I couldn't let her near any other dogs anymore because she would 'test' them. If we passed another dog at the park or in the neighborhood, she'd bristle up and see what they did. If they did nothing, she was fine. If they bristled back or stiffened up, she'd growl. If they did nothing, she'd be fine with them. If they growled back, a fight was on. I started tying a yellow ribbon to her leash and collar as part of the "yellow ribbon project" and just made sure she couldn't ever actually reach any dogs we passed, but I didn't let it stop me from still taking her out in public. I met a guy at the local park who regularly takes his Blue Heeler there. He passed rather close one day and Kaine growled at his Heeler, Willie. Willie just stopped, looked at her, and walked straight up to her. They sniffed & started playing. Me & Willie's owner (whom I was with today and still can't remember the name of) talked for a bit and I explained what'd been going on with Kaine. He said since she & Willie were obviously fine, he'd let them play together when we run into each other at the park, so we often let the two go into the fenced horseshoe pits. I've also been walking her through our local shelter. With her on a leash and them behind a kennel, nothing should happen, and she gets to see that every dog reacts different.

It's actually been therapeutic for her. She's gradually gotten better and I now don't have to worry about whether or not someone's dog is on/off leash..too much anyway. I still worry about someone having an aggressive dog off leash, but I don't have the fear of someone's dog off leash coming up to Kaine, and KAINE being the aggressor. She no longer bristles, stiffens, or growls when she first meets another dog. She's fine with all sizes and genders, when she used to have bad reactions to other females. As well, she used to freak if another animal (of any sort) would bother her face. She couldn't stand other dogs, puppies, or cats licking/playing with her ears, eyes, or nose.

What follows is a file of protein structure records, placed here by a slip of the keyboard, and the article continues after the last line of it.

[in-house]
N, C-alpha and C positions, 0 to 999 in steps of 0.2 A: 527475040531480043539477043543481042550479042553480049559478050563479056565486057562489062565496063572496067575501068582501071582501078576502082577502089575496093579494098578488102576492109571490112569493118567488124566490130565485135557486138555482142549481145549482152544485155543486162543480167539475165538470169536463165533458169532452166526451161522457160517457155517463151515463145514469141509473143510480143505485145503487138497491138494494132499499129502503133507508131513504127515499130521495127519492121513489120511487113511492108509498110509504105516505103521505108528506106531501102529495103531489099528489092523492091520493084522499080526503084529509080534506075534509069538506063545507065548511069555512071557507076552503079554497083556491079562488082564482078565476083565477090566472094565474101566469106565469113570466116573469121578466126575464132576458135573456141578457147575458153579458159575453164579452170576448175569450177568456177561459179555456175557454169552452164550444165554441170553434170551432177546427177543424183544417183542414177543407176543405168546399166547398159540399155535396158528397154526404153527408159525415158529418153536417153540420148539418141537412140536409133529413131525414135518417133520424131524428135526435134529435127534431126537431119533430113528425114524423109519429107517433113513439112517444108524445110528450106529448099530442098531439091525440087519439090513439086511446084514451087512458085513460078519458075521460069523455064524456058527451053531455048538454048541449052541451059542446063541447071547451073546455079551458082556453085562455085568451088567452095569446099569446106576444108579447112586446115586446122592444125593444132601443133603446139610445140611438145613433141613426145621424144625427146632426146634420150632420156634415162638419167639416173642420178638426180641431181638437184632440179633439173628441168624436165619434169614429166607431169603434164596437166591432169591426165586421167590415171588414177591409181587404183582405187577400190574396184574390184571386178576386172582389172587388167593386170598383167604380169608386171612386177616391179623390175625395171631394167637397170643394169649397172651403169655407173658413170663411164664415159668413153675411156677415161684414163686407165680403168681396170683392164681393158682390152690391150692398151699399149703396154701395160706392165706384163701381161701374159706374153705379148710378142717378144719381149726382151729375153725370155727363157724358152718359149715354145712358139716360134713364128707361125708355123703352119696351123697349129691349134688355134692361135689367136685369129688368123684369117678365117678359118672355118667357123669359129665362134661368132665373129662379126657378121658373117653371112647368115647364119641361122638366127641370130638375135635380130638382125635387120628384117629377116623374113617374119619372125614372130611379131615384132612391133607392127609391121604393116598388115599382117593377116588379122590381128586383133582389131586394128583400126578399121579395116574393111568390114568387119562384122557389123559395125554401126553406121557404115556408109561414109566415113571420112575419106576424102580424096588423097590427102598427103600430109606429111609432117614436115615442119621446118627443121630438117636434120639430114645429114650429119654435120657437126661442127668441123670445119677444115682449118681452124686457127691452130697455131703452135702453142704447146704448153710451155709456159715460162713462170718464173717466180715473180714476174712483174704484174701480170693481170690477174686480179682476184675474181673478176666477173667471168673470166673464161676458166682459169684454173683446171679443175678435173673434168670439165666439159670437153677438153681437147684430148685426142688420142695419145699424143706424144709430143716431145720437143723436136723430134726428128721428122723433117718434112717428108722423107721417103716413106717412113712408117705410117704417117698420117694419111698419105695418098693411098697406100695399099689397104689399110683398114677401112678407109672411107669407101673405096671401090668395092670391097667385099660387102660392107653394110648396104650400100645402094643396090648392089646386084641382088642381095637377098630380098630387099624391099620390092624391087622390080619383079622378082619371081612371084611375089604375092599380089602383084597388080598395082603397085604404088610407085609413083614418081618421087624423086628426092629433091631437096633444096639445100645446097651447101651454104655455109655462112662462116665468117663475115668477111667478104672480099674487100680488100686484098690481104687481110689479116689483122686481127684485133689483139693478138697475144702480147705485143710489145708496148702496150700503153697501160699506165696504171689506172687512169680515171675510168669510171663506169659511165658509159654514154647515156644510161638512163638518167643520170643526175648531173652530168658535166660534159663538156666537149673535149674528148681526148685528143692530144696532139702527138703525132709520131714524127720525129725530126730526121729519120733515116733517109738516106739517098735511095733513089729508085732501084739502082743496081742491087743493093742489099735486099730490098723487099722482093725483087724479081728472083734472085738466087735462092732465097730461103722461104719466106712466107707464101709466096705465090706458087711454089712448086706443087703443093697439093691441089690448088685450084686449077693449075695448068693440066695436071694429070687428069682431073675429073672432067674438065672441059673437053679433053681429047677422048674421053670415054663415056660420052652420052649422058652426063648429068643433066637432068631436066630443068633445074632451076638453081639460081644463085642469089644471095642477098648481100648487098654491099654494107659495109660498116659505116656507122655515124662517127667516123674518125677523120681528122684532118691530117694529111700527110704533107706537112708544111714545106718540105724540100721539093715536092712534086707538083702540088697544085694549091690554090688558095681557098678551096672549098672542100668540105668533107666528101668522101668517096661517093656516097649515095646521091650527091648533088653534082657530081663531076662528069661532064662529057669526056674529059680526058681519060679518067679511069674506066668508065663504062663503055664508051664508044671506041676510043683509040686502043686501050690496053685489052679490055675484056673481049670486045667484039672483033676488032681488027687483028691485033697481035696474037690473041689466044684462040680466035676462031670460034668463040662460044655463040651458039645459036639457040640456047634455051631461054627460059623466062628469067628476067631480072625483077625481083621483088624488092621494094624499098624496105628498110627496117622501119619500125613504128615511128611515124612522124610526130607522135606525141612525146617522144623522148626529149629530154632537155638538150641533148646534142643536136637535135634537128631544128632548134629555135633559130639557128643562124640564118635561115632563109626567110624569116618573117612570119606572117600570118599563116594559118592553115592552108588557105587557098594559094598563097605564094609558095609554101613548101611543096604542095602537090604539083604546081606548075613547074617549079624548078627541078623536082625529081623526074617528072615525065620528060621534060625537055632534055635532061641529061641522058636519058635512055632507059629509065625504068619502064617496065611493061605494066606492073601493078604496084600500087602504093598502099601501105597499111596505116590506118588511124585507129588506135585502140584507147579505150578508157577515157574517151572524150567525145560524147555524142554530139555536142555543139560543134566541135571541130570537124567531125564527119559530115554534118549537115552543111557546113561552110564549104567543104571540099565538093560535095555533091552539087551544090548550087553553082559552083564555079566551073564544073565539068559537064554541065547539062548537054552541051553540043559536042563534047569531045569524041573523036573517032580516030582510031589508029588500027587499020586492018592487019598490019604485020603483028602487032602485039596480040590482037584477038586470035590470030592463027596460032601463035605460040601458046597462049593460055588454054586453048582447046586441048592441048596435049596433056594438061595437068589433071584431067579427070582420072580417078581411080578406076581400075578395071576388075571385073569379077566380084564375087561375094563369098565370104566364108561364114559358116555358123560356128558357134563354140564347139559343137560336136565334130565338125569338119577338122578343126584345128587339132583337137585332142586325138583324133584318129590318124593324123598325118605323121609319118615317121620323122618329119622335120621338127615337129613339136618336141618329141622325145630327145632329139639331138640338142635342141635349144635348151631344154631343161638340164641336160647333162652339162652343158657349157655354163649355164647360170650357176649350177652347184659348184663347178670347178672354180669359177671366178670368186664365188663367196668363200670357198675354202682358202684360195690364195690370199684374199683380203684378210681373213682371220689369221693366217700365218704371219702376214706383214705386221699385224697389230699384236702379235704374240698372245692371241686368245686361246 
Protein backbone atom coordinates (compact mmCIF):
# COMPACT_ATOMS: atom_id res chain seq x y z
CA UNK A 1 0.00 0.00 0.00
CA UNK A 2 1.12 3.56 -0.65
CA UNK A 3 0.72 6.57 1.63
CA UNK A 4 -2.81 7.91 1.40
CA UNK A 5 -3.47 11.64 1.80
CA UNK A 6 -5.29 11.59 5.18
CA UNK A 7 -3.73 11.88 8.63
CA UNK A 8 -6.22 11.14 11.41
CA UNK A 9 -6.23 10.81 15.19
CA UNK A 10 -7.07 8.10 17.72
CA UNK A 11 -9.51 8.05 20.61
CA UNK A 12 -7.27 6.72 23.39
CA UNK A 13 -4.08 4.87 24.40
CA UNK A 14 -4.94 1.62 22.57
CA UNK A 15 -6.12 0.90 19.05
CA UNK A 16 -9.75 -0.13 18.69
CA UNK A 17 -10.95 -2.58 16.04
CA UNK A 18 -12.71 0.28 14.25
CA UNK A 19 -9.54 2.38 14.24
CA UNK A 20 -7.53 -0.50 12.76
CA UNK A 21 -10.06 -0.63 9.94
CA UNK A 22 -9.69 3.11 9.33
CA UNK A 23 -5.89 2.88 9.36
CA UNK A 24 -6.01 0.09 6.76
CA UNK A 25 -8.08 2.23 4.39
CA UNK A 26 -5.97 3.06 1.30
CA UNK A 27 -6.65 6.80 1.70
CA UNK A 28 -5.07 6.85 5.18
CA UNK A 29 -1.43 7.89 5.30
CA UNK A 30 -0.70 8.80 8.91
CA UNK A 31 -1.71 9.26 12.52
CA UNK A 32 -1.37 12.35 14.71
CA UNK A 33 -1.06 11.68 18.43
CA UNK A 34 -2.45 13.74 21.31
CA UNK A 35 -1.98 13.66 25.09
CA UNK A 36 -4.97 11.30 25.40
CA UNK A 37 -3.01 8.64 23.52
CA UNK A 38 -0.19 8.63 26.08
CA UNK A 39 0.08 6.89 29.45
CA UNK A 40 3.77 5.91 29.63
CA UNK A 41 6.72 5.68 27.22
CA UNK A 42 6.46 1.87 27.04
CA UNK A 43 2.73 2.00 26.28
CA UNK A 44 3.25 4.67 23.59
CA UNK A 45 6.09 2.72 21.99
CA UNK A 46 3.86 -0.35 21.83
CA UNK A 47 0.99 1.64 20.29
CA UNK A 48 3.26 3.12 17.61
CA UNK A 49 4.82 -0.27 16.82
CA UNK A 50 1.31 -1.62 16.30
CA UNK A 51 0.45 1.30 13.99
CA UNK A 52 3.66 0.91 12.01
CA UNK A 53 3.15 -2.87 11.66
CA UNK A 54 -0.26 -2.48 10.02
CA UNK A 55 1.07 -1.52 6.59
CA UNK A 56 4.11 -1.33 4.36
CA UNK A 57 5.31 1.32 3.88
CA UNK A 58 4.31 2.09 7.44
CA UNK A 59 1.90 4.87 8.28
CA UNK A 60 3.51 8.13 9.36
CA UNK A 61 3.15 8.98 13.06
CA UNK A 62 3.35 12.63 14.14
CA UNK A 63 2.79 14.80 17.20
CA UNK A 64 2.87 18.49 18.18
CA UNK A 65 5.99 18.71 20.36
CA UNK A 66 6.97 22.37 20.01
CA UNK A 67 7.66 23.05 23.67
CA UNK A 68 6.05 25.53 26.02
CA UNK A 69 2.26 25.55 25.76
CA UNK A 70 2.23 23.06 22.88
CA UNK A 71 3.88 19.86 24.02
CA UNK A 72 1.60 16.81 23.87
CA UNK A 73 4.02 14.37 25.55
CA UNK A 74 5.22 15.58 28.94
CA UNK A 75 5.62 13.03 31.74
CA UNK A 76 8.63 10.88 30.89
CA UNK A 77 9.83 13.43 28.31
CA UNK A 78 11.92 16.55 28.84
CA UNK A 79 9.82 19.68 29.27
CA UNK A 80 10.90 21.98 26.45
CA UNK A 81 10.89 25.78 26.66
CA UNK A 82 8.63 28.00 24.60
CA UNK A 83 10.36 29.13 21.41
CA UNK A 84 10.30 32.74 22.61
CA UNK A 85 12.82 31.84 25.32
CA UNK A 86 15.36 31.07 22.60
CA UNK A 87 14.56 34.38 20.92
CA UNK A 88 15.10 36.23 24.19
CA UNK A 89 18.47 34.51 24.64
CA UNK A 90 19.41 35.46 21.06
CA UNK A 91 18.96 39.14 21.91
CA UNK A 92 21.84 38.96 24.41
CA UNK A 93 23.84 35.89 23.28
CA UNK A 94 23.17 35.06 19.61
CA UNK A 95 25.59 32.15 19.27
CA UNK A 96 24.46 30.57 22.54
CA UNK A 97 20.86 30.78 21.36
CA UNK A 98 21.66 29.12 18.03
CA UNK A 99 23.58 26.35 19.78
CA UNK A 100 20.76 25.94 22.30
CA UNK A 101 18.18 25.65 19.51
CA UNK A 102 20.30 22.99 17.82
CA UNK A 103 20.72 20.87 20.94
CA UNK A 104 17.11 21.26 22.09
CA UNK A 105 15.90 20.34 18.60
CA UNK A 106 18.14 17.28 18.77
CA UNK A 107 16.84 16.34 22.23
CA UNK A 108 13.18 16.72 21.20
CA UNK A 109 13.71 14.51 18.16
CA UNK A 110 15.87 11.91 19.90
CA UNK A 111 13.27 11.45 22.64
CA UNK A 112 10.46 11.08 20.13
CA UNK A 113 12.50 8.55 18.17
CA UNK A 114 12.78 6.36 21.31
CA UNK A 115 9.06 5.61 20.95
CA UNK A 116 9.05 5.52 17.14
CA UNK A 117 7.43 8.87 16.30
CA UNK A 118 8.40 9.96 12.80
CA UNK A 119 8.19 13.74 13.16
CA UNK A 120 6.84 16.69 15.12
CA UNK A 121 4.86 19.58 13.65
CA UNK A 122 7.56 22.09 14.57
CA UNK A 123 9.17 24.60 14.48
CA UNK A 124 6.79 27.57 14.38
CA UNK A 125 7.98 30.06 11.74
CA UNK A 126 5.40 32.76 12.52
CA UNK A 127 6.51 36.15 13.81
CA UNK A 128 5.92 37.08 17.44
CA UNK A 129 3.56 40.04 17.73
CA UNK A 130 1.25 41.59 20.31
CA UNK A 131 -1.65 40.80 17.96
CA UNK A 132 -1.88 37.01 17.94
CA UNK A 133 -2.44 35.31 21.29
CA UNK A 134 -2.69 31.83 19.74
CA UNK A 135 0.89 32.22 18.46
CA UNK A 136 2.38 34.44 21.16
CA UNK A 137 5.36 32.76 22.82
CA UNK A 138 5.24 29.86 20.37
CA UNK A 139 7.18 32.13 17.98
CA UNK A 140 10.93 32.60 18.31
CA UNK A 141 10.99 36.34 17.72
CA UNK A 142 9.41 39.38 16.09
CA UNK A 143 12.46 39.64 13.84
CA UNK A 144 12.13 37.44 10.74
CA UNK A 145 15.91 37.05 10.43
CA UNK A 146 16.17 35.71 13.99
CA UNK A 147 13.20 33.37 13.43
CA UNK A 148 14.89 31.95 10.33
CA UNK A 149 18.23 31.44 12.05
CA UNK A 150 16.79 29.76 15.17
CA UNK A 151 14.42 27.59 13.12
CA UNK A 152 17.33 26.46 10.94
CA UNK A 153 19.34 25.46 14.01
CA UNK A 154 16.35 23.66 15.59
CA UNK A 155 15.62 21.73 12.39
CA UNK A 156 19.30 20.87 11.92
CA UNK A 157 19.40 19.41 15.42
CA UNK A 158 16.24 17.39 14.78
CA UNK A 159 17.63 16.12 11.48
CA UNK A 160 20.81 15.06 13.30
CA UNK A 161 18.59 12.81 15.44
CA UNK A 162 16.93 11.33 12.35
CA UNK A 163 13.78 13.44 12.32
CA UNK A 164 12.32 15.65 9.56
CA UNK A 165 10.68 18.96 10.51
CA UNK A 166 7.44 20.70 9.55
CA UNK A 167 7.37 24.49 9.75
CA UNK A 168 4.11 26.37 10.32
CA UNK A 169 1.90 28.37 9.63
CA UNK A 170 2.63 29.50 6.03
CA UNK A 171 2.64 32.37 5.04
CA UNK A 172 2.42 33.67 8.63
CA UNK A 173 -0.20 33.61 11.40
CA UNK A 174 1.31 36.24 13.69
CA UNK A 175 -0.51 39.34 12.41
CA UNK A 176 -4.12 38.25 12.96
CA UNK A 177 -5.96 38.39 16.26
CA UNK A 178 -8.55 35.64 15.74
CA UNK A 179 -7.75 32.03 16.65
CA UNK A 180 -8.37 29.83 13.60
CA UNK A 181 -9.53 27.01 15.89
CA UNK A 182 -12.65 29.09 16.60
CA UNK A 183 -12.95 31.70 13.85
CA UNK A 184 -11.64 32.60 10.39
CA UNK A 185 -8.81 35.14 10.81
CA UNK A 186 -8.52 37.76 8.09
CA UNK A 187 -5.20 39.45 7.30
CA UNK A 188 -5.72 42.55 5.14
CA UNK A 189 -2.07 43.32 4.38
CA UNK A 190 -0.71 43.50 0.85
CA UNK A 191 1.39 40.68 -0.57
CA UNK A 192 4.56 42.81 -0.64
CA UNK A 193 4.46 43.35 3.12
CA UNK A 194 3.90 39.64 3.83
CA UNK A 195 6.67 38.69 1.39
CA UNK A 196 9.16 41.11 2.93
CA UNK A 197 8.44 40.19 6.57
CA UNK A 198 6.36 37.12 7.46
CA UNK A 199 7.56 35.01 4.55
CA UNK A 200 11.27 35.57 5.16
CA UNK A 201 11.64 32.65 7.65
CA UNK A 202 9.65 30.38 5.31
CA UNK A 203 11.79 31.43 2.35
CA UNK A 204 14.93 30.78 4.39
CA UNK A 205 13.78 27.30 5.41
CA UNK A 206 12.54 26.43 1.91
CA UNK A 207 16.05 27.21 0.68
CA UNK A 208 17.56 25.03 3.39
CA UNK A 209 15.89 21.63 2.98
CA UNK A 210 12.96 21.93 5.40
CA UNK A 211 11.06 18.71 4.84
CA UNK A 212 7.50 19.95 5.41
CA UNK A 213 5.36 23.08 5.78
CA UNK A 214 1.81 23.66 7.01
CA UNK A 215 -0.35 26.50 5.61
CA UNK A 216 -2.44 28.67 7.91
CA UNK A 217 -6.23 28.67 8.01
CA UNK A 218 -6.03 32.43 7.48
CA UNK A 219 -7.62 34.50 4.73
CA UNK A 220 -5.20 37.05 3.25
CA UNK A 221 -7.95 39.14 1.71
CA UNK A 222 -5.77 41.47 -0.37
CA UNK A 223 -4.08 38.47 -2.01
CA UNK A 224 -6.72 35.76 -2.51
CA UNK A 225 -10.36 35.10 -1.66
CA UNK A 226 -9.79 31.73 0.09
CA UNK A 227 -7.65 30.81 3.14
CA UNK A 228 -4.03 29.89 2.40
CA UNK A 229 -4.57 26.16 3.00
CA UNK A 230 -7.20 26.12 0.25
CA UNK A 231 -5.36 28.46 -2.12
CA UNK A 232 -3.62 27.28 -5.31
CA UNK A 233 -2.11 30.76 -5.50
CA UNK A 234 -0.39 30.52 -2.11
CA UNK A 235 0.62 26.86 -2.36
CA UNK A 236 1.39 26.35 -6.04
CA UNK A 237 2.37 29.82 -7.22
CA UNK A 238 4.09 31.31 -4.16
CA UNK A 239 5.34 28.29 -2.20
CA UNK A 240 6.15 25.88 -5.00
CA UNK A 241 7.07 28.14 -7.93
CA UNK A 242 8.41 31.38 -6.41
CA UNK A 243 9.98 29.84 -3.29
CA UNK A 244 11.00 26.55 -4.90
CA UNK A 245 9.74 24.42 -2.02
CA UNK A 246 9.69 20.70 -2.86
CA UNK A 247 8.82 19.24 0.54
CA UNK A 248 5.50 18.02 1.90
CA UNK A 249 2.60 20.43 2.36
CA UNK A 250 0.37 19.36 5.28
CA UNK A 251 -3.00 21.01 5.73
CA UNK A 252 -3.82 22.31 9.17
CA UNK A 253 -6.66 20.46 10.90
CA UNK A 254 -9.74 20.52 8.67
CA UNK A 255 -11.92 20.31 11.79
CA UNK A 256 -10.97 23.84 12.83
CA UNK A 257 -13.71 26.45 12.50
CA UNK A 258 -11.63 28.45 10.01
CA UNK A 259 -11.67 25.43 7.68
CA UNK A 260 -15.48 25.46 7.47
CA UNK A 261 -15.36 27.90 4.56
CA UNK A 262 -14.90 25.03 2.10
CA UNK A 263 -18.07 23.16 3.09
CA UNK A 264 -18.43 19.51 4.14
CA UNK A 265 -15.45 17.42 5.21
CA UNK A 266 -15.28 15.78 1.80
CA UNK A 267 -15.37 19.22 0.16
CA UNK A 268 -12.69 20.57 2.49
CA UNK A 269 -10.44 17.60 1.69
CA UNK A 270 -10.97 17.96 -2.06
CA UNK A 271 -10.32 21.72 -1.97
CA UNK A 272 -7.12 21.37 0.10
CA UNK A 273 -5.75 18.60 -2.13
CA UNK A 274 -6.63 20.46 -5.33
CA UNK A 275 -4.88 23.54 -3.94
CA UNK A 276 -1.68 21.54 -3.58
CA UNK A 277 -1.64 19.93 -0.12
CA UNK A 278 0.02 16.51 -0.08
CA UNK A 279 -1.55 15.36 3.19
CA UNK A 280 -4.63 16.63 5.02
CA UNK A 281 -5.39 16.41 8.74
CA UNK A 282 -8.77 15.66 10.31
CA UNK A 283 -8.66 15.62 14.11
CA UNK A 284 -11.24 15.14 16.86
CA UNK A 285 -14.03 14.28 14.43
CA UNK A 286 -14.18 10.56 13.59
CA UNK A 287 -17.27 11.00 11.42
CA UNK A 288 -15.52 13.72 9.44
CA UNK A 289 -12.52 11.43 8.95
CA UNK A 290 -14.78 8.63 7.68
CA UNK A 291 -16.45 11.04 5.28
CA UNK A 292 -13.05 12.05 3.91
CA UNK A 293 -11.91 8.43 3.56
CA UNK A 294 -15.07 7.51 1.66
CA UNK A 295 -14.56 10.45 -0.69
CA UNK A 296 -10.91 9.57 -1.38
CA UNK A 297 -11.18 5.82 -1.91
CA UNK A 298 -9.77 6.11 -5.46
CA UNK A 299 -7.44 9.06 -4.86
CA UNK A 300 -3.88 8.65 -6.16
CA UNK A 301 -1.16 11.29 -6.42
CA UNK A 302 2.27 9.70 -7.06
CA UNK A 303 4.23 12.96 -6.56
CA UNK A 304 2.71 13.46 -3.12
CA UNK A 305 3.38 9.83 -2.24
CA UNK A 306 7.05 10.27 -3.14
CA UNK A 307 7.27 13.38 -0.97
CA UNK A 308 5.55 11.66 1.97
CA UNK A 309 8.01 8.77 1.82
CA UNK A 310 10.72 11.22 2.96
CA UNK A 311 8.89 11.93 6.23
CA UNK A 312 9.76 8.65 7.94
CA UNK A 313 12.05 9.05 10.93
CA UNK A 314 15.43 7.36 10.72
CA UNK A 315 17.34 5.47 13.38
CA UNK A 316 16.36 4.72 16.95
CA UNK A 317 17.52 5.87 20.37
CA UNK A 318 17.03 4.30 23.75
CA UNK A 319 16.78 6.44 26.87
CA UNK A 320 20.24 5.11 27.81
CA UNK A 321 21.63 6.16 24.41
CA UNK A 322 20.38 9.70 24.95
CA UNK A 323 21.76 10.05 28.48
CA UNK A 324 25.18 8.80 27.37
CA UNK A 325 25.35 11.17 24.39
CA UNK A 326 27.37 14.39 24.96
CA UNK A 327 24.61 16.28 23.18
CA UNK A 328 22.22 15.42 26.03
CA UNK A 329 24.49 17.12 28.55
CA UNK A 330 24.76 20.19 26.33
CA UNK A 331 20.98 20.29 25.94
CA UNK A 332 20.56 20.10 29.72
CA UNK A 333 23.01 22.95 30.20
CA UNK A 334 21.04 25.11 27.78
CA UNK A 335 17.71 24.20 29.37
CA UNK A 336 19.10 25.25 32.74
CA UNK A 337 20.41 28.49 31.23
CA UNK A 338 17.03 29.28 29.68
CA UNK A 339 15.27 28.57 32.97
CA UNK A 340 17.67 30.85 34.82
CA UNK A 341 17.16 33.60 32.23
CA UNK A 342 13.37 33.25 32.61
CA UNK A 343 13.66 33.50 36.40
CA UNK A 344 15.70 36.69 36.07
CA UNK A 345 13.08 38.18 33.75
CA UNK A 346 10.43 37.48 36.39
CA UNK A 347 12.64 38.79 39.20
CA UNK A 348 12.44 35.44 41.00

This morning she played with Willie in the horseshoe pits at the park, then we went to Petco (for Bettas) and she met a Pomeranian and a Chihuahua. The Pom had no interest in Kaine, but the Chihuahua..the size of my hand I might add! This is the smallest dog I've ever seen. My cat's kittens were BORN nearly this size. Anyway..the Chi was interested in Kaine and came straight for her. Scared the crap out of my with the size difference and Kaine's past iffy-ness especially with females, but Kaine layed down on the floor of Petco and belly crawled the rest of the way to the Chi and stretched her neck out to sniff. Then the Chi climbed on Kaine's nose and sat, and Kaine just laid there!

Have you seen a Pit belly crawl real slow to a Chihuahua puppy? It's adorable! & I'm so proud of her and the progress we've made. I didn't know if I'd ever be able to trust her around dogs again.
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Old 11-06-2013, 08:40 PM   #2 
twolovers101